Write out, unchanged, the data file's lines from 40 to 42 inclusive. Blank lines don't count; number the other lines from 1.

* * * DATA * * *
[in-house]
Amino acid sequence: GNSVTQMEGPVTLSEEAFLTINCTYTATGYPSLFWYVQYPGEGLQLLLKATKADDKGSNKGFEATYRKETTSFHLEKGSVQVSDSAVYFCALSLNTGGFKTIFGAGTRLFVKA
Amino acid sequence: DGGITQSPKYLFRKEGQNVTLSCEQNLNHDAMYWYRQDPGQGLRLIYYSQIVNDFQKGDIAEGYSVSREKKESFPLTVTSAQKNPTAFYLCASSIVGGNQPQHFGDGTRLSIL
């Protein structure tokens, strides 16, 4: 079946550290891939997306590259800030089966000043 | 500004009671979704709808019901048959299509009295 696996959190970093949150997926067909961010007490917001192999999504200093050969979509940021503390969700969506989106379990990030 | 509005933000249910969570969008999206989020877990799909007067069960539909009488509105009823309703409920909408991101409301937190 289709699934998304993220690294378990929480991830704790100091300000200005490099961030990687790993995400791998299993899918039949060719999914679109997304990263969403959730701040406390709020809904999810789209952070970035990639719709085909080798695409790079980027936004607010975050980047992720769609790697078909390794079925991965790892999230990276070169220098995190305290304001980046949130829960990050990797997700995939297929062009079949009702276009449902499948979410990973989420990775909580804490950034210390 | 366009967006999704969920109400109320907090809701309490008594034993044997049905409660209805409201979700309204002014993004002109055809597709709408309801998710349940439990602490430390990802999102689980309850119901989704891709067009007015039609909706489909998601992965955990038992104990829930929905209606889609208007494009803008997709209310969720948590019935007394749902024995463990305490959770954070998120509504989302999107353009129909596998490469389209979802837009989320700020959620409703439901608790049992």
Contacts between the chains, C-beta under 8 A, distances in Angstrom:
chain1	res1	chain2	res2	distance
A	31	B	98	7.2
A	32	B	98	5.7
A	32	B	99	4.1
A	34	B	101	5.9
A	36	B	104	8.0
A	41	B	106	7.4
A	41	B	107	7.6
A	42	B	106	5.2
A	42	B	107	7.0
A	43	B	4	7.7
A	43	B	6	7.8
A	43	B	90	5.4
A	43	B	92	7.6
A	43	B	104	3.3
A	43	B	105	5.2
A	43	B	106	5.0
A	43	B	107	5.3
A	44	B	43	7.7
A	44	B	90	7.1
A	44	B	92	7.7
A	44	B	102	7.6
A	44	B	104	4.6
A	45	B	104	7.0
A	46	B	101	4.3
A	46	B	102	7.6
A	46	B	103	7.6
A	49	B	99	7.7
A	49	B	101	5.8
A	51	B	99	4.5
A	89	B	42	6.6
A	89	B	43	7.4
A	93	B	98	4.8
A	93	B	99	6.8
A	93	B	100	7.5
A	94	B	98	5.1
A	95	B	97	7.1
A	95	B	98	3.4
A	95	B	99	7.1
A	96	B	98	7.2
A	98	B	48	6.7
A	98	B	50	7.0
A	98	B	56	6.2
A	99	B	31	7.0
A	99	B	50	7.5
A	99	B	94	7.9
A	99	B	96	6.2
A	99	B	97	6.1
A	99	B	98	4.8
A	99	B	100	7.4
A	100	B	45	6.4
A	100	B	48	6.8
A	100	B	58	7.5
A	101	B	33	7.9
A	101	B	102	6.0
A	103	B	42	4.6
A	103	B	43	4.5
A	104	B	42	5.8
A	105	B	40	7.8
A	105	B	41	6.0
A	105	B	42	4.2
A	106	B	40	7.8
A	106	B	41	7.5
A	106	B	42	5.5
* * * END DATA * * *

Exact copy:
A	93	B	100	7.5
A	94	B	98	5.1
A	95	B	97	7.1